Brief History of Italy The Roman Empire to The Renaissance

Key Italian People Dates : A Brief History of Italy

Italy, Amalfi Coast 

It's hard to know where to start when talking about the history of a nation that gave birth to one of the earth's greatest civilisations and is the home of the Roman Catholic church.

But whilst Italian history is more than a little imposing, it is also wonderfully intriguing. The country is literally a cornerstone for the building of our modern world, and one of the most remarkable things about the country's history is that you can still see evidence of it happily living alongside modern day Italy.

After Stone Age gatherers traversed Italy's countryside over 70,000 years ago, the country began to be settled by a number of distinct tribes around 1,800 BC. By the 7th century BC, Greek traders were settling in the south, the Estruscans were forming their own society and a little town called Rome was quickly growing.

Legend had it that Aeneas, the Trojan hero of Virgil's legendary Aeneid, landed on the shores of Italy in 1184 BC. Hundreds of years later his descendants Romulus and Remus, fathered by the Roman God, Mars, are said to have founded what we now know as the modern day city of Rome. A line of kings ruled from then on until a Republic bestowed power on two elected Consuls who ruled with the help of a Senate.

A consul by the name of Gaius Julius Caesar took power in Rome in 59 BC and spent the majority of his reign attempting to conquer Gaul (now modern day France). He was assassinated in 44 BC and after his death was the ascension of a new leader, Octavian, who was bestowed with the moniker Augustus. Augustus was followed in Roman rule by legendary names like Caligula, Claudius, Marcus Aurelius and Commodus.

In its heyday, the Roman Empire exerted dominance over Britain, Gaul, parts of Germany, Greece and the Balkans; as well as modern day Turkey, Syria, Lebanon, Palestine, Israel and parts of Northern Africa. It packed in 1.5 million citizens and led the ancient world as an advanced and egalitarian society. Rome's advances in government, culture, architecture and plumbing cemented its position as the ancient world's most influential society.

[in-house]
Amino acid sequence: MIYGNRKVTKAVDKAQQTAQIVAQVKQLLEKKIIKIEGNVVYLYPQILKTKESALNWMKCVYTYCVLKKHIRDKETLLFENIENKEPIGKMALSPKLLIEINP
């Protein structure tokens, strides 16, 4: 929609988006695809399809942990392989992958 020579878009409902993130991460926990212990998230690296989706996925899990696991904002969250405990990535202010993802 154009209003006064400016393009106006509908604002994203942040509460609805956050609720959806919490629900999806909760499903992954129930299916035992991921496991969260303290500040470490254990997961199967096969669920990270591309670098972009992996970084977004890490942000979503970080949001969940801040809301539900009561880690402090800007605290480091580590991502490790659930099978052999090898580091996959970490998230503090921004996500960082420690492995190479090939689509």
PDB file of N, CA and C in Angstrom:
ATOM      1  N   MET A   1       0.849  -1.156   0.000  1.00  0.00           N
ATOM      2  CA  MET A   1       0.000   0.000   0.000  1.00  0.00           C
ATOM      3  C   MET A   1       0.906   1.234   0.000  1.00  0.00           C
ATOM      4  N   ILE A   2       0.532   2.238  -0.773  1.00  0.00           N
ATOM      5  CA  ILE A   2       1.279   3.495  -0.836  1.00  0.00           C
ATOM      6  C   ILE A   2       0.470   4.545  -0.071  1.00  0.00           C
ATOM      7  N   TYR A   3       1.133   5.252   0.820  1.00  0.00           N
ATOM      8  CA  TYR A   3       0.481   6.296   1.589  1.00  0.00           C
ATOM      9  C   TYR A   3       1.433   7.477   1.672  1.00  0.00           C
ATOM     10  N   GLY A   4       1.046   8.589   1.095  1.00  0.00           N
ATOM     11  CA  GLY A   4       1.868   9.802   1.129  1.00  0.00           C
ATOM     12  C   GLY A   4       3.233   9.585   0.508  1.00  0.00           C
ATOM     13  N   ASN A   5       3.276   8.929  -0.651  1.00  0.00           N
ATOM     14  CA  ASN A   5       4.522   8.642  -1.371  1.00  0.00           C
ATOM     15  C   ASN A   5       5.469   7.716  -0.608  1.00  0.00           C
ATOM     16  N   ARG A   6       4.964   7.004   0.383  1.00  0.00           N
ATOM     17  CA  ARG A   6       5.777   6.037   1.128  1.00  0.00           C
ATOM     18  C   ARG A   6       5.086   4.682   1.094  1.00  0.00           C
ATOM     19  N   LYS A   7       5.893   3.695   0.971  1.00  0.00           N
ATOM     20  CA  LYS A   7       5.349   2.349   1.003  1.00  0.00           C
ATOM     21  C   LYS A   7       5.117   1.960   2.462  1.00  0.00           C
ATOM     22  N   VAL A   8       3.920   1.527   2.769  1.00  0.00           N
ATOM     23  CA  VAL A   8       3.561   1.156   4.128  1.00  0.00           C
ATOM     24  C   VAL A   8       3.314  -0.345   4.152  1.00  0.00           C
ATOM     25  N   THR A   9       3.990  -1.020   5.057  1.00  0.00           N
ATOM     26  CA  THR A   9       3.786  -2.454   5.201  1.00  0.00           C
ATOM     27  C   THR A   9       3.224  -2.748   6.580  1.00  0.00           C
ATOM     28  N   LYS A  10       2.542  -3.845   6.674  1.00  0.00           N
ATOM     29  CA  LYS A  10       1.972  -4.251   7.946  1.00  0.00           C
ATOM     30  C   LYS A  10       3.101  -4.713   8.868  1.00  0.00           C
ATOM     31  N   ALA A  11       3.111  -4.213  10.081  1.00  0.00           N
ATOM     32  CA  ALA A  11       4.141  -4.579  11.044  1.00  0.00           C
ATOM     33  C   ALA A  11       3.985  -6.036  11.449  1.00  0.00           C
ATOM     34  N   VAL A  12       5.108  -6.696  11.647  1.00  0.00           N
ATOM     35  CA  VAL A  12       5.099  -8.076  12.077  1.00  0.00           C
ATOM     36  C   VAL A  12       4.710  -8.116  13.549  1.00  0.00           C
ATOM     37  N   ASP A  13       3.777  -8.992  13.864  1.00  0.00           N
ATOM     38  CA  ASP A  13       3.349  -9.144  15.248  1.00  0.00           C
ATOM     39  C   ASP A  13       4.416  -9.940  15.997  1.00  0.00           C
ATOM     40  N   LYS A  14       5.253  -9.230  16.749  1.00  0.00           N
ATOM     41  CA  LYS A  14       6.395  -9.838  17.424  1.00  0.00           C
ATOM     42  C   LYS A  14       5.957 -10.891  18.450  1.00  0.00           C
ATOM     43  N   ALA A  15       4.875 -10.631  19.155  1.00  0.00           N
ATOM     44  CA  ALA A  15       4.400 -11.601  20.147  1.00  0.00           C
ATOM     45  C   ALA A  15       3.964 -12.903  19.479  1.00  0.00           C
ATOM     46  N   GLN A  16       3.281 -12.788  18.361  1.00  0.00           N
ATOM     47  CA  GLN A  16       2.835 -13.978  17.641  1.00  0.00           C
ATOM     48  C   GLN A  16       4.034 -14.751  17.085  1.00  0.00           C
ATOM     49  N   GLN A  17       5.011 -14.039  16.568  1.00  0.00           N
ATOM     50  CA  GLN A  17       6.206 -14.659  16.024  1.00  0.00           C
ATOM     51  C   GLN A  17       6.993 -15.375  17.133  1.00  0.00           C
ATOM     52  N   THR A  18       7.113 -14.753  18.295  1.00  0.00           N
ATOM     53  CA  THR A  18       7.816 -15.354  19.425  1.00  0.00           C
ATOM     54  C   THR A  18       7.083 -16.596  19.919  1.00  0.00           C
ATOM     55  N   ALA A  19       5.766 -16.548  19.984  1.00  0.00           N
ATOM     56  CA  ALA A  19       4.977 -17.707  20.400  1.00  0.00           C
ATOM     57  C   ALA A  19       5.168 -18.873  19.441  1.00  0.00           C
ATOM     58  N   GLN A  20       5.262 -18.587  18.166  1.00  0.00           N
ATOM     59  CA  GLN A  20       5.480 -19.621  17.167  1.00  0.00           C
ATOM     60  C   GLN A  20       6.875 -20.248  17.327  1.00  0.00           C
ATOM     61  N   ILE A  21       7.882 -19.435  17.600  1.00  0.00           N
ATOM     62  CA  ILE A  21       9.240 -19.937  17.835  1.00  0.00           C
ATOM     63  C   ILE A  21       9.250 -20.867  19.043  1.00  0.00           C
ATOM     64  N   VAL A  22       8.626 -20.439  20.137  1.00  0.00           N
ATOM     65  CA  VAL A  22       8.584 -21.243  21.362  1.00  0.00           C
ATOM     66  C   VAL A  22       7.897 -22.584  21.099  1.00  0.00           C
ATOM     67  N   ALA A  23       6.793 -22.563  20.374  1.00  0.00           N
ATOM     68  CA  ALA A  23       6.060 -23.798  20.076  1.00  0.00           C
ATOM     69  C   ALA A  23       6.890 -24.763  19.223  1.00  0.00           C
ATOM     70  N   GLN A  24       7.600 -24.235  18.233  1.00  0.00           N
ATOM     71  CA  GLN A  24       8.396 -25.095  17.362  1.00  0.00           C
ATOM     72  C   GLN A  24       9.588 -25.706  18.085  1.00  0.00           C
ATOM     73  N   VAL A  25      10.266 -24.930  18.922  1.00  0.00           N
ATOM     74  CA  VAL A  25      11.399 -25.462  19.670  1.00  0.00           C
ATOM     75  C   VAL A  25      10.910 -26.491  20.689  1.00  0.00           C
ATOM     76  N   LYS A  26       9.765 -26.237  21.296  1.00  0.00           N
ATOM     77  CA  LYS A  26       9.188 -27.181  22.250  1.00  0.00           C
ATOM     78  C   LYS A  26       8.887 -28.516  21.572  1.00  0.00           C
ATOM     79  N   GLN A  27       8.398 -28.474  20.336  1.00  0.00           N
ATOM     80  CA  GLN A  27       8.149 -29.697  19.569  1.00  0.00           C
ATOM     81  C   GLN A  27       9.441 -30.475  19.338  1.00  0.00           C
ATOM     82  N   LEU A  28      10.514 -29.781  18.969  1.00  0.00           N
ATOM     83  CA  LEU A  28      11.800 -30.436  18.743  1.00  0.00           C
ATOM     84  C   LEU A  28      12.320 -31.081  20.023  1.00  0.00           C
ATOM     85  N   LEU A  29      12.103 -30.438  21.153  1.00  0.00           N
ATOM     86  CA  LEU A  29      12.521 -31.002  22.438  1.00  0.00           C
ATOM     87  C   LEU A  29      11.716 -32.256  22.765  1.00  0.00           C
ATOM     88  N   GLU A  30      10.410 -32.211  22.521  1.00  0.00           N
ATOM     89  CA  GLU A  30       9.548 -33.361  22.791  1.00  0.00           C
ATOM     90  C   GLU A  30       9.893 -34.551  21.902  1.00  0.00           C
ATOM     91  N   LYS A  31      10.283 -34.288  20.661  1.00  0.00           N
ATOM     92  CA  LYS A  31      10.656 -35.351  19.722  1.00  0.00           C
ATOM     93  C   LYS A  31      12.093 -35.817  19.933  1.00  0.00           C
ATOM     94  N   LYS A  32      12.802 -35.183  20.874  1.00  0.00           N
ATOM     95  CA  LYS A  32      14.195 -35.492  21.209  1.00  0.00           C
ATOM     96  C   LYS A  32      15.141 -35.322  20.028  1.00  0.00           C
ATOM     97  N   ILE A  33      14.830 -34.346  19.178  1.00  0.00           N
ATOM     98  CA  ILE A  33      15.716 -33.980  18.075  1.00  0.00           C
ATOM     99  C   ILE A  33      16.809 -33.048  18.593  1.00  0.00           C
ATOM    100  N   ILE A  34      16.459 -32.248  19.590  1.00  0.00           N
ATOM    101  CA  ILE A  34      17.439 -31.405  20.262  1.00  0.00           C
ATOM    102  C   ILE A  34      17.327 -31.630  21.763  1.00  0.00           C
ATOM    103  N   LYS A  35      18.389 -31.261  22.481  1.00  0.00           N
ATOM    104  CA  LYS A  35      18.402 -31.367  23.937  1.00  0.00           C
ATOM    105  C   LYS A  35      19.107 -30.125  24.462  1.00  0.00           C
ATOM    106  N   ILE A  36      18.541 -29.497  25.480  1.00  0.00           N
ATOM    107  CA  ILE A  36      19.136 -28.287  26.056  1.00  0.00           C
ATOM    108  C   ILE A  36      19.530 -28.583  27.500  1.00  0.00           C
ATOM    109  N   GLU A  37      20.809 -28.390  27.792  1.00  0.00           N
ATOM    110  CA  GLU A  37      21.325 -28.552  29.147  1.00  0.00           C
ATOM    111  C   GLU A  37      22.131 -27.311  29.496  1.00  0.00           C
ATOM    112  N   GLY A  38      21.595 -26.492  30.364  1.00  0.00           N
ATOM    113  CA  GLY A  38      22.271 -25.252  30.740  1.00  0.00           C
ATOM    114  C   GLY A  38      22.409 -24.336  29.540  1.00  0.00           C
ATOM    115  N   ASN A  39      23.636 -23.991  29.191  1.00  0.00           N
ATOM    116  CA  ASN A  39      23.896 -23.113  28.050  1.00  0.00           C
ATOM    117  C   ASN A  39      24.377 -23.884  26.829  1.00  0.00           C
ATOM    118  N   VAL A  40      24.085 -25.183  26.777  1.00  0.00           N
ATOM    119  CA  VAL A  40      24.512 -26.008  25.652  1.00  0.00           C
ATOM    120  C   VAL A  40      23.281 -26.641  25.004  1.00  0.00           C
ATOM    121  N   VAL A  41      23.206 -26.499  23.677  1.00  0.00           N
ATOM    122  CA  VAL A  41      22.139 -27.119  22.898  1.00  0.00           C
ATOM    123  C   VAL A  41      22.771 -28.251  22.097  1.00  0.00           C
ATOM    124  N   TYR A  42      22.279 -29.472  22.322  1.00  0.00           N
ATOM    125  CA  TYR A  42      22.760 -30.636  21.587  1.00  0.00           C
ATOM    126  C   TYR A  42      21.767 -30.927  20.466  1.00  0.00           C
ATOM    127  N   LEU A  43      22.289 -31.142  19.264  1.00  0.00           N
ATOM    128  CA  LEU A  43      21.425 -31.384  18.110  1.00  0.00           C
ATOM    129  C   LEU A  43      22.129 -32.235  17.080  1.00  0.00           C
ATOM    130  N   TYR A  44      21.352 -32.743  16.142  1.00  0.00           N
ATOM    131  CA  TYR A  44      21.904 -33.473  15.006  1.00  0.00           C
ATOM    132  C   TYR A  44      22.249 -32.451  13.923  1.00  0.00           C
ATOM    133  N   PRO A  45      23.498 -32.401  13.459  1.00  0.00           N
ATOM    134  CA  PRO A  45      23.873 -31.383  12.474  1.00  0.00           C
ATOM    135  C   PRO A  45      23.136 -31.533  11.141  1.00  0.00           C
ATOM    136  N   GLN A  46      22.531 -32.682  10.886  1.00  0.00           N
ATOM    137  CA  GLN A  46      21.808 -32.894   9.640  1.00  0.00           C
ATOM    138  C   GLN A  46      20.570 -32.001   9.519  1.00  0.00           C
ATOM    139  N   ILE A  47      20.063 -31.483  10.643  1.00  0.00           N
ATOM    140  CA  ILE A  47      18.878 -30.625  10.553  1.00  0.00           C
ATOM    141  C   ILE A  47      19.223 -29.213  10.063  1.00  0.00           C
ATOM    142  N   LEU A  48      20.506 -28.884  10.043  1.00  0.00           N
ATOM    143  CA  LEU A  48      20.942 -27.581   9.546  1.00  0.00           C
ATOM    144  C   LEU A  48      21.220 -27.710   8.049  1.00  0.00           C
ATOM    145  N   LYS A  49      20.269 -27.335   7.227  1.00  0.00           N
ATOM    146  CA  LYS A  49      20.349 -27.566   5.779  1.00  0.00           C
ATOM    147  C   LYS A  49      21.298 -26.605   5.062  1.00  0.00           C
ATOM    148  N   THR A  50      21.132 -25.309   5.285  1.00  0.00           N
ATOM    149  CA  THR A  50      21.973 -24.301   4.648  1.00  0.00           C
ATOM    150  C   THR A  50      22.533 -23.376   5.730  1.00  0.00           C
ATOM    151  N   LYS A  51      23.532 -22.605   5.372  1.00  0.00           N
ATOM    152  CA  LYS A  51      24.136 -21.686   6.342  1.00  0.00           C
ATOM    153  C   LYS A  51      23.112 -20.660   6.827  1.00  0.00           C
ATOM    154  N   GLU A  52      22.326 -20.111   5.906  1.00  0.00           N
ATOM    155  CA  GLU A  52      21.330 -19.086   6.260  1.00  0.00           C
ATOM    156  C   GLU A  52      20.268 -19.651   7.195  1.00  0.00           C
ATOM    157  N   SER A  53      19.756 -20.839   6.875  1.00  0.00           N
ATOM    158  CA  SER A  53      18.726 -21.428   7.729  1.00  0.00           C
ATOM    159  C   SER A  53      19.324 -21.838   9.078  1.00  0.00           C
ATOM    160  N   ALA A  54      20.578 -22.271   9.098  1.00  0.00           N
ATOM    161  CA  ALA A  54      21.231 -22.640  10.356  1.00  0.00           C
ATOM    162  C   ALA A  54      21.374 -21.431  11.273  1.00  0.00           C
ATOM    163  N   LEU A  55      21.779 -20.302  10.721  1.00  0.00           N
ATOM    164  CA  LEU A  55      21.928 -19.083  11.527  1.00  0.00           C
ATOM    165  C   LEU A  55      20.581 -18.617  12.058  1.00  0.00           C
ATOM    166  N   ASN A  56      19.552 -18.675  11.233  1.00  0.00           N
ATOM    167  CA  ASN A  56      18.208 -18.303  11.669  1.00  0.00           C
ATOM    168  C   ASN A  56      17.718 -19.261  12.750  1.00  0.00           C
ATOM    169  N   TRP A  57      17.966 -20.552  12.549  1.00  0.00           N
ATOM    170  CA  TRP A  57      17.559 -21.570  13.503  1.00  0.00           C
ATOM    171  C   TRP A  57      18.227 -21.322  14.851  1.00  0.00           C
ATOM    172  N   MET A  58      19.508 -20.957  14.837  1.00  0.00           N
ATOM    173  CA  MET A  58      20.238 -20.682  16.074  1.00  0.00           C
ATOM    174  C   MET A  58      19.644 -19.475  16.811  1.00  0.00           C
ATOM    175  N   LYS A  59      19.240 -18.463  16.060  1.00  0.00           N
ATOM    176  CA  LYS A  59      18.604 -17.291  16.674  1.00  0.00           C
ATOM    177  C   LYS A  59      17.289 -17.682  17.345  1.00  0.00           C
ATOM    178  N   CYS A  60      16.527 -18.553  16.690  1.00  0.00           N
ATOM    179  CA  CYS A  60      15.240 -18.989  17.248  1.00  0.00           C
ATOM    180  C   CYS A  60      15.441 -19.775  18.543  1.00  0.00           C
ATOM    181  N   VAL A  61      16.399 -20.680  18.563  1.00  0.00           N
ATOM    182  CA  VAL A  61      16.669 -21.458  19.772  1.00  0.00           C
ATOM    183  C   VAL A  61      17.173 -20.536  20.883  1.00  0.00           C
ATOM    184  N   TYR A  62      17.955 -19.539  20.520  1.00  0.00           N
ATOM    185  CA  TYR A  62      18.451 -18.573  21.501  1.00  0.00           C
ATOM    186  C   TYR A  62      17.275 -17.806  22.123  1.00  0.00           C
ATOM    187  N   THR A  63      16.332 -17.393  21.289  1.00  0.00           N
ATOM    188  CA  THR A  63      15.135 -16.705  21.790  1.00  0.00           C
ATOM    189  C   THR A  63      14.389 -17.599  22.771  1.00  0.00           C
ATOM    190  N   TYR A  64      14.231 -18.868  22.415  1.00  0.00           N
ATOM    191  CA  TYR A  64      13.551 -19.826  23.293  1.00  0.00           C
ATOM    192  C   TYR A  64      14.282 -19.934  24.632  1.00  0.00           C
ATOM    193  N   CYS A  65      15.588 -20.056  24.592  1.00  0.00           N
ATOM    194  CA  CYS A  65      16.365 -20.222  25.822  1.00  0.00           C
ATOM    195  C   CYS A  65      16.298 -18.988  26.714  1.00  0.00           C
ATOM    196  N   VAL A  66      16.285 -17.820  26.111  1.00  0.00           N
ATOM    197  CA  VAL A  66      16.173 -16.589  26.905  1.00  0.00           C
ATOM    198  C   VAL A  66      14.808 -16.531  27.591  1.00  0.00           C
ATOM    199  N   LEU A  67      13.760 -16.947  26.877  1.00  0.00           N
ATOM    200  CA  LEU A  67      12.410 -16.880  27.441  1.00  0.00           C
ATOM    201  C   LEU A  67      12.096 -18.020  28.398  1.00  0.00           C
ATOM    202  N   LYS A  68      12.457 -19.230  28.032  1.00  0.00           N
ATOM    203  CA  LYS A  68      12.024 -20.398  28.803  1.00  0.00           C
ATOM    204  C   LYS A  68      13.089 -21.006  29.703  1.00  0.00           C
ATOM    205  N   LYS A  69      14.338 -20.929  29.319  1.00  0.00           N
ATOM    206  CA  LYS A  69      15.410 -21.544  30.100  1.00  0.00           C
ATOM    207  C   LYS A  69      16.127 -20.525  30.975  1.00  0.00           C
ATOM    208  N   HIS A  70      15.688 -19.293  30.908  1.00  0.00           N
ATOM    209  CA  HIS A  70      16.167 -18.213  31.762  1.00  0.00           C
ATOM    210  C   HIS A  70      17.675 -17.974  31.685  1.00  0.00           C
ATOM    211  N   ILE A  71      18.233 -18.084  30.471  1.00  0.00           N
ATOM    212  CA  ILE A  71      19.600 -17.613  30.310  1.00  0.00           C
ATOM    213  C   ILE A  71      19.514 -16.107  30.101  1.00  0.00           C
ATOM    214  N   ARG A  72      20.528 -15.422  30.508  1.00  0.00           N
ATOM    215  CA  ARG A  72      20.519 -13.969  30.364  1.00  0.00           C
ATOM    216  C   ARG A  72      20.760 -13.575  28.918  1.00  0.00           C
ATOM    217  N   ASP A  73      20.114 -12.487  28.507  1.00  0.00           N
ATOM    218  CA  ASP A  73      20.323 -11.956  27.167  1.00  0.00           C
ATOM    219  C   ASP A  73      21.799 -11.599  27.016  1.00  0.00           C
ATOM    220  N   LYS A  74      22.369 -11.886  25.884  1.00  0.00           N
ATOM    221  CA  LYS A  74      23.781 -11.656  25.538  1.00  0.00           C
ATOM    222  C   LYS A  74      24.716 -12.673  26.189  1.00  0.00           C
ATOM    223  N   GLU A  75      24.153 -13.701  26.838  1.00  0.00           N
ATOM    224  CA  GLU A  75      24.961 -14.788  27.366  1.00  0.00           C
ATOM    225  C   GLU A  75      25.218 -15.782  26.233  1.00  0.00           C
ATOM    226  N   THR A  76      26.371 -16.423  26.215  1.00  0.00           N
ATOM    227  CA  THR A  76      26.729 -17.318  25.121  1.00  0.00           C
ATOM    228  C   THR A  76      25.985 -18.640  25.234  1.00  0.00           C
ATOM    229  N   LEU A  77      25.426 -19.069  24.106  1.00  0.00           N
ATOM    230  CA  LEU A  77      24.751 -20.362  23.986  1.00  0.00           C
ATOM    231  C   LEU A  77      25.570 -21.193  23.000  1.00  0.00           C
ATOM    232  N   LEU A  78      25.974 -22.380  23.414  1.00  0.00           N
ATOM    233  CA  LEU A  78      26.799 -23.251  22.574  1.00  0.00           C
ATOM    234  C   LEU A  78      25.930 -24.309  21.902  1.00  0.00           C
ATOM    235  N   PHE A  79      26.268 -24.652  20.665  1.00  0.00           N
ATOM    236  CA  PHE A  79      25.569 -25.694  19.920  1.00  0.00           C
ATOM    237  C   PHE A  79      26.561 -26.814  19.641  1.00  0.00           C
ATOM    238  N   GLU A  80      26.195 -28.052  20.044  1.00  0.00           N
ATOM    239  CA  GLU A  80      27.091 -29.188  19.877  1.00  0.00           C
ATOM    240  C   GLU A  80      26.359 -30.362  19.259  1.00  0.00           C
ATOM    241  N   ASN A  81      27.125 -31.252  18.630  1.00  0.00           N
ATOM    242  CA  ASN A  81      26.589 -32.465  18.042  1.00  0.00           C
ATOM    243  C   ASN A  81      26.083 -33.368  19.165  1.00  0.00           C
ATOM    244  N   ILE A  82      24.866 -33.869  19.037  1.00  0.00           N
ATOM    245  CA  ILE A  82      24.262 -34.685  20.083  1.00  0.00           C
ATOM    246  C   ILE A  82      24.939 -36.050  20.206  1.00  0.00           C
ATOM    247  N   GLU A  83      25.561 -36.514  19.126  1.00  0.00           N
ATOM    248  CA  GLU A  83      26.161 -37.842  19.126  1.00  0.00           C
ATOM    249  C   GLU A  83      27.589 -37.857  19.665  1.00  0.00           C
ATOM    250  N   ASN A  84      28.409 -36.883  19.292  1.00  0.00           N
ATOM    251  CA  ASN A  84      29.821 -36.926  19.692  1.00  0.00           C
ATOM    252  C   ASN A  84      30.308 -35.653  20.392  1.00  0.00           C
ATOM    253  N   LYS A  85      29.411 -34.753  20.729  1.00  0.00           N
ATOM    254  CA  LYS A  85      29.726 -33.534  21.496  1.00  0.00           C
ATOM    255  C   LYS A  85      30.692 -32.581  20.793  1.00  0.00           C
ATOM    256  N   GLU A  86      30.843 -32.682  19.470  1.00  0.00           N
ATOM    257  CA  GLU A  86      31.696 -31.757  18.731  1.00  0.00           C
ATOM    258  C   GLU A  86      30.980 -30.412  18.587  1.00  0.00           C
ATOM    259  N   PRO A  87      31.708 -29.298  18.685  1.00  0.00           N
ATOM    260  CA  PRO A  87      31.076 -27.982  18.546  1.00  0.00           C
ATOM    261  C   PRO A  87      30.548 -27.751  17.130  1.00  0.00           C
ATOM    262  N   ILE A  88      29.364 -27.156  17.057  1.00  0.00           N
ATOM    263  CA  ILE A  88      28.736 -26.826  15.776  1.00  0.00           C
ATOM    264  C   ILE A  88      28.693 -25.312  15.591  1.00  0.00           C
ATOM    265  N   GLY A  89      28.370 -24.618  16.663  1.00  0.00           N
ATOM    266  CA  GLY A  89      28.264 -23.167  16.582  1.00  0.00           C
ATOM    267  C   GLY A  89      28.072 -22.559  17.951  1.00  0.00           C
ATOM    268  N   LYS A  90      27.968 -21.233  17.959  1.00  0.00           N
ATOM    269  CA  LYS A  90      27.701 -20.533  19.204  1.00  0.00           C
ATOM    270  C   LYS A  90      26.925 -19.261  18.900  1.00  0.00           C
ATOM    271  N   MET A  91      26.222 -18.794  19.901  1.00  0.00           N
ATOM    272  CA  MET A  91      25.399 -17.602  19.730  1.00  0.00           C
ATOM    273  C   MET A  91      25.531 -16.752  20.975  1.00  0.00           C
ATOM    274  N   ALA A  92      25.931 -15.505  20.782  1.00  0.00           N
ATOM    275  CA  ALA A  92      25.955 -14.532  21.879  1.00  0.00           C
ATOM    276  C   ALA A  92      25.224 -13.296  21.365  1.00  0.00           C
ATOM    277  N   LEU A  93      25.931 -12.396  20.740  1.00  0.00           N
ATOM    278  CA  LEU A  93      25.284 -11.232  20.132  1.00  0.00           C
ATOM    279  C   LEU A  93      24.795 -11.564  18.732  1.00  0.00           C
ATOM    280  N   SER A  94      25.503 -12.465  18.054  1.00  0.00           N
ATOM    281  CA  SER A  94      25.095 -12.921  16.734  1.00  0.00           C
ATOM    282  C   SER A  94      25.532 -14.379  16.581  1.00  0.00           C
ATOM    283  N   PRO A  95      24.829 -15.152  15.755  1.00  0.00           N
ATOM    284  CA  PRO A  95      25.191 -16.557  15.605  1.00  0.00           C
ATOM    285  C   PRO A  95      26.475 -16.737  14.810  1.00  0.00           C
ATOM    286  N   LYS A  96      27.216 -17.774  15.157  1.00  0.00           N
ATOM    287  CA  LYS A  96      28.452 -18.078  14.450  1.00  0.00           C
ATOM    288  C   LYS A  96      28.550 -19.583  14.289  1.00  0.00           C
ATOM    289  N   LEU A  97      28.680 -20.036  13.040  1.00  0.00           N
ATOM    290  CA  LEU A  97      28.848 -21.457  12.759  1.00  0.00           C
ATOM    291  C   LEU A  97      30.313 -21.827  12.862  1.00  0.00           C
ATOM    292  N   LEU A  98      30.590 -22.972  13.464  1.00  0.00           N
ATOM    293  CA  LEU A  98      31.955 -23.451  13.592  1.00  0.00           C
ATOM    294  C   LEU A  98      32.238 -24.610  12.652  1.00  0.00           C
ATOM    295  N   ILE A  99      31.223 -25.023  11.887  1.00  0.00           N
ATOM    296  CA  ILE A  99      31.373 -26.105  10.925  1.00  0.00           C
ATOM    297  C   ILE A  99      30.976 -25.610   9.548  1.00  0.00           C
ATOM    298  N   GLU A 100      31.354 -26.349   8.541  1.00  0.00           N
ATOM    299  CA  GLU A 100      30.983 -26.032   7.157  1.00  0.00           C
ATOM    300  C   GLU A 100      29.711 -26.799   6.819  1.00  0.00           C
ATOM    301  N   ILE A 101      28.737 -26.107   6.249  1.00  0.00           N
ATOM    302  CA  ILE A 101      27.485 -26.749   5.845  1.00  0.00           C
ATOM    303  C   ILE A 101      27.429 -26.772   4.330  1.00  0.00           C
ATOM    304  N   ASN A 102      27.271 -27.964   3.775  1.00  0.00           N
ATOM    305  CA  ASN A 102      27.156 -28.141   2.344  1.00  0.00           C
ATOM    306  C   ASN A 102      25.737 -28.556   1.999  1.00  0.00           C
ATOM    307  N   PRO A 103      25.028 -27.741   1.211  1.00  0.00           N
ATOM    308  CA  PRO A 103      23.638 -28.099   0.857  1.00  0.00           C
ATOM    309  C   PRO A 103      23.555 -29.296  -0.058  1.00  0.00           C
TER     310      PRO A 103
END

Italy was once again at the forefront of new ideas centuries later when free thinking artists, writers, poets and musicians from the country's then separate city states began to revolt against the way culture and the arts were being expressed. This was the time of the Renaissance. Legendary names like Donatello, Raphael, and Leonardo da Vinci produced some of their most influential work over this period, and it was during this time that Michelangelo painted the ceiling of the Sistine Chapel.

In the 1850s murmurings began about the establishment of a united Italian nation, but it was after the reign of fascist dictator Benito Mussolini and Italy's failed involvement with Germany in World War II that a proper Italian nation was formed.

An Italian Republic was established in 1946, but the country's first government elected didn't take control of the country until 1948. From this time forward, Italy has evolved into a modern nation, whilst at the same time maintaining those traditions that have served it so well over the years.

These days Italy is led by Prime Minister Silivio Berlusconi, who also happens to be one of the world's richest men. His business empire includes TV and radio stations, newspapers, insurance, construction and advertising companies oh, and football club AC Milan!